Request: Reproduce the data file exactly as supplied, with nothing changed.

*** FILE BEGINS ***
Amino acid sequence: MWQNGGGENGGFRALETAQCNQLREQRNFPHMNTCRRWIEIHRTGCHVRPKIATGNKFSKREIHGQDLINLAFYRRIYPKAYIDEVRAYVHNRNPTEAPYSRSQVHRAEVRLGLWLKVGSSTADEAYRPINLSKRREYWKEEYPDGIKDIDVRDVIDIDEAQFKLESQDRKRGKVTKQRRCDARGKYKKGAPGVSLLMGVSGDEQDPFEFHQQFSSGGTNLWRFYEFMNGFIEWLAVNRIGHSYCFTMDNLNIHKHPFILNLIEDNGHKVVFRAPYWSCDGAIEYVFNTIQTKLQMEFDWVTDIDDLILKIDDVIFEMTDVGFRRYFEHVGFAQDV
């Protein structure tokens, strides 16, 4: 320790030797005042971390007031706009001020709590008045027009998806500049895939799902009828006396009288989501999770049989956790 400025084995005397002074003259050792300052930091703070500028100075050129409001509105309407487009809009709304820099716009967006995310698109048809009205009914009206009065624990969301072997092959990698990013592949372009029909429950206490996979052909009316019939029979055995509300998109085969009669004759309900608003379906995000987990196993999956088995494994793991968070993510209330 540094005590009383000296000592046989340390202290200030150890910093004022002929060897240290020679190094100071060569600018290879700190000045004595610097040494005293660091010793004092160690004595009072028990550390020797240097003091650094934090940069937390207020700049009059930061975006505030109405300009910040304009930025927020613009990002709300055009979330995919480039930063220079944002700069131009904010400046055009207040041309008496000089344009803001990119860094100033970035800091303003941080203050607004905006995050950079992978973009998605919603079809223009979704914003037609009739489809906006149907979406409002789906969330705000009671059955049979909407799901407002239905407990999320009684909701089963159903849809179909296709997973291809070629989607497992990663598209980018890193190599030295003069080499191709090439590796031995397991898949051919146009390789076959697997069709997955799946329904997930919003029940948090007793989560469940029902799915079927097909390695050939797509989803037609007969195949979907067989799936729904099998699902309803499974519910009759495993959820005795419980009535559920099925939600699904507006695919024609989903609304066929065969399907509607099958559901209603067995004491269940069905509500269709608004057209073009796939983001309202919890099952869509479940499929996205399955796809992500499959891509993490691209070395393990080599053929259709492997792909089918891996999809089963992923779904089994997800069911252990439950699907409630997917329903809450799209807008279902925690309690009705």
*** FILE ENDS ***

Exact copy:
Amino acid sequence: MWQNGGGENGGFRALETAQCNQLREQRNFPHMNTCRRWIEIHRTGCHVRPKIATGNKFSKREIHGQDLINLAFYRRIYPKAYIDEVRAYVHNRNPTEAPYSRSQVHRAEVRLGLWLKVGSSTADEAYRPINLSKRREYWKEEYPDGIKDIDVRDVIDIDEAQFKLESQDRKRGKVTKQRRCDARGKYKKGAPGVSLLMGVSGDEQDPFEFHQQFSSGGTNLWRFYEFMNGFIEWLAVNRIGHSYCFTMDNLNIHKHPFILNLIEDNGHKVVFRAPYWSCDGAIEYVFNTIQTKLQMEFDWVTDIDDLILKIDDVIFEMTDVGFRRYFEHVGFAQDV
């Protein structure tokens, strides 16, 4: 320790030797005042971390007031706009001020709590008045027009998806500049895939799902009828006396009288989501999770049989956790 400025084995005397002074003259050792300052930091703070500028100075050129409001509105309407487009809009709304820099716009967006995310698109048809009205009914009206009065624990969301072997092959990698990013592949372009029909429950206490996979052909009316019939029979055995509300998109085969009669004759309900608003379906995000987990196993999956088995494994793991968070993510209330 540094005590009383000296000592046989340390202290200030150890910093004022002929060897240290020679190094100071060569600018290879700190000045004595610097040494005293660091010793004092160690004595009072028990550390020797240097003091650094934090940069937390207020700049009059930061975006505030109405300009910040304009930025927020613009990002709300055009979330995919480039930063220079944002700069131009904010400046055009207040041309008496000089344009803001990119860094100033970035800091303003941080203050607004905006995050950079992978973009998605919603079809223009979704914003037609009739489809906006149907979406409002789906969330705000009671059955049979909407799901407002239905407990999320009684909701089963159903849809179909296709997973291809070629989607497992990663598209980018890193190599030295003069080499191709090439590796031995397991898949051919146009390789076959697997069709997955799946329904997930919003029940948090007793989560469940029902799915079927097909390695050939797509989803037609007969195949979907067989799936729904099998699902309803499974519910009759495993959820005795419980009535559920099925939600699904507006695919024609989903609304066929065969399907509607099958559901209603067995004491269940069905509500269709608004057209073009796939983001309202919890099952869509479940499929996205399955796809992500499959891509993490691209070395393990080599053929259709492997792909089918891996999809089963992923779904089994997800069911252990439950699907409630997917329903809450799209807008279902925690309690009705």